The Wright Family Foundation Te Kura Pounamu Award for te reo Māori was awarded to Te Haka a Tānerore by Reina Kahukiwa, illustrated by Robyn Kahukiwa, translated by Kiwa Hammond. The panel of judges convened by Te Rōpū Whakahau said the book enhanced readers’ understanding of Māori performing arts by telling the origin story of haka. They praised the way its close connection to identity and heritage was illustrated with exceptional artwork.

The New Zealand Book Awards for Children and Young Adults are a unique celebration of the contribution that New Zealand’s children’s authors and illustrators make to building national identity and cultural heritage. The awards are made possible through the generosity, commitment and vision of funders and sponsors: Creative New Zealand, HELL Pizza, the Wright Family Foundation, LIANZA, Wellington City Council, Nielsen Book and Te Papa. They are administered by the New Zealand Book Awards Trust.

The full list of winners for the 2019 New Zealand Book Awards for Children and Young Adults:

Margaret Mahy Book of the Year Award $7500

The Bomb, Sacha Cotter, illustrated by Josh Morgan (Huia Publishers)


Picture Book Award $7500

The Bomb, Sacha Cotter, illustrated by Josh Morgan (Huia Publishers)


Wright Family Foundation Esther Glen Award for Junior Fiction $7500

The Dog Runner, Bren MacDibble (Allen & Unwin)

Young Adult Fiction Award $7500

Legacy, Whiti Hereaka (Huia Publishers)

Elsie Locke Award for Non-Fiction $7500

Art-tastic, Sarah Pepperle (Christchurch Art Gallery Te Puna o Waiwhetū)

Russell Clark Award for Illustration $7500

Puffin the Architect, written and illustrated by Kimberly Andrews (Penguin Random House)

Wright Family Foundation Te Kura Pounamu Award for te reo Māori $7500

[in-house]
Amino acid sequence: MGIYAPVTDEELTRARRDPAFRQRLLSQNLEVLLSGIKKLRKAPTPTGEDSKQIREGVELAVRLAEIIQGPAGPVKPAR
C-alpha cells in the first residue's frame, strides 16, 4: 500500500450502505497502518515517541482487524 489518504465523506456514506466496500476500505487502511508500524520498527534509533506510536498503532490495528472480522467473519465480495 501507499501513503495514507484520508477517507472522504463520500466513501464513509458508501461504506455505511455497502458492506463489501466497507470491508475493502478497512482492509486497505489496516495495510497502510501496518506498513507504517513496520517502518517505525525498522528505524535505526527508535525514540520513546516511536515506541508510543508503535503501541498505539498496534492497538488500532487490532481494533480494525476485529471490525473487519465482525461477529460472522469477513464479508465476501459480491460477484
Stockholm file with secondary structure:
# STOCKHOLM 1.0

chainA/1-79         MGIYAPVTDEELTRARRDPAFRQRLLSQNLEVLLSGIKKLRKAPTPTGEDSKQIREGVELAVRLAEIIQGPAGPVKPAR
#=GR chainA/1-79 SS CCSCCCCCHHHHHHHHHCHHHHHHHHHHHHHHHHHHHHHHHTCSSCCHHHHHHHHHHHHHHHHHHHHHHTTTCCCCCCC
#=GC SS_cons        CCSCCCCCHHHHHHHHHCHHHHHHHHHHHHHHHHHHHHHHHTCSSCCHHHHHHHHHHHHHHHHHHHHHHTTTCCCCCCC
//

Te Haka a Tānerore, Reina Kahukiwa, illustrated by Robyn Kahukiwa, translated by Kiwa Hammond (Mauri Tū)

Best First Book Award $2000

Art-tastic, Sarah Pepperle (Christchurch Art Gallery Te Puna o Waiwhetū)


Social Media Links


Facebook: /NewZealandCYABookAwards/

Twitter: /nzcya

Hashtag: #NZCYA


For interview opportunities, images and further information please contact:

Gemma Finlay, Notable PR

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Notes for Editors:

The judges of the 2019 awards were:  Crissi Blair (convenor), a long-time promoter and champion of children’s books; Jane Arthur, an editor, commentator and poet; Raymond Huber, a children’s author and editor, Tania Roxborogh, an educator and author; and Simie Simpson, a librarian.

They were joined by a panel appointed by Te Rōpū Whakahau to judge the te reo Māori entries, which was led by Moana Munro (convenor), kaitiaki pukapuka Māori for the Hastings District Libraries, Anahera Morehu, president-elect of LIANZA, and Jacqueline Joyce Snee, senior librarian Māori Research at Auckland Central Library.

The New Zealand Book Awards for Children and Young Adults are governed by the New Zealand Book Awards Trust (a registered charity). Members of the Trust are Nicola Legat, Karen Ferns, Paula Morris, Catherine Robertson, Jenna Todd, David Bowles, Anne Morgan and Melanee Winder. The Trust also governs the Ockham New Zealand Book Awards and Phantom Billstickers National Poetry Day.

Creative New Zealand is the national arts development agency of Aotearoa and has been a key partner of New Zealand’s book awards for decades. Creative New Zealand encourages, promotes and supports the arts in New Zealand and internationally for the benefit of all New Zealanders through funding, capability building, and advocacy initiatives. It offers financial support for emerging and established artists, art practitioners, groups and organisations, and provides training and online resources to help artists and practitioners develop professionally, grow audiences and markets, and manage their organisations. In addition, it supports internships and national touring activities to enhance the development of New Zealand arts. Creative New Zealand provides a wide range of support to New Zealand literature, including funding for writers and publishers, residencies, literary festivals and awards, and support of organisations which work to increase the readership and sales of New Zealand literature at home and internationally.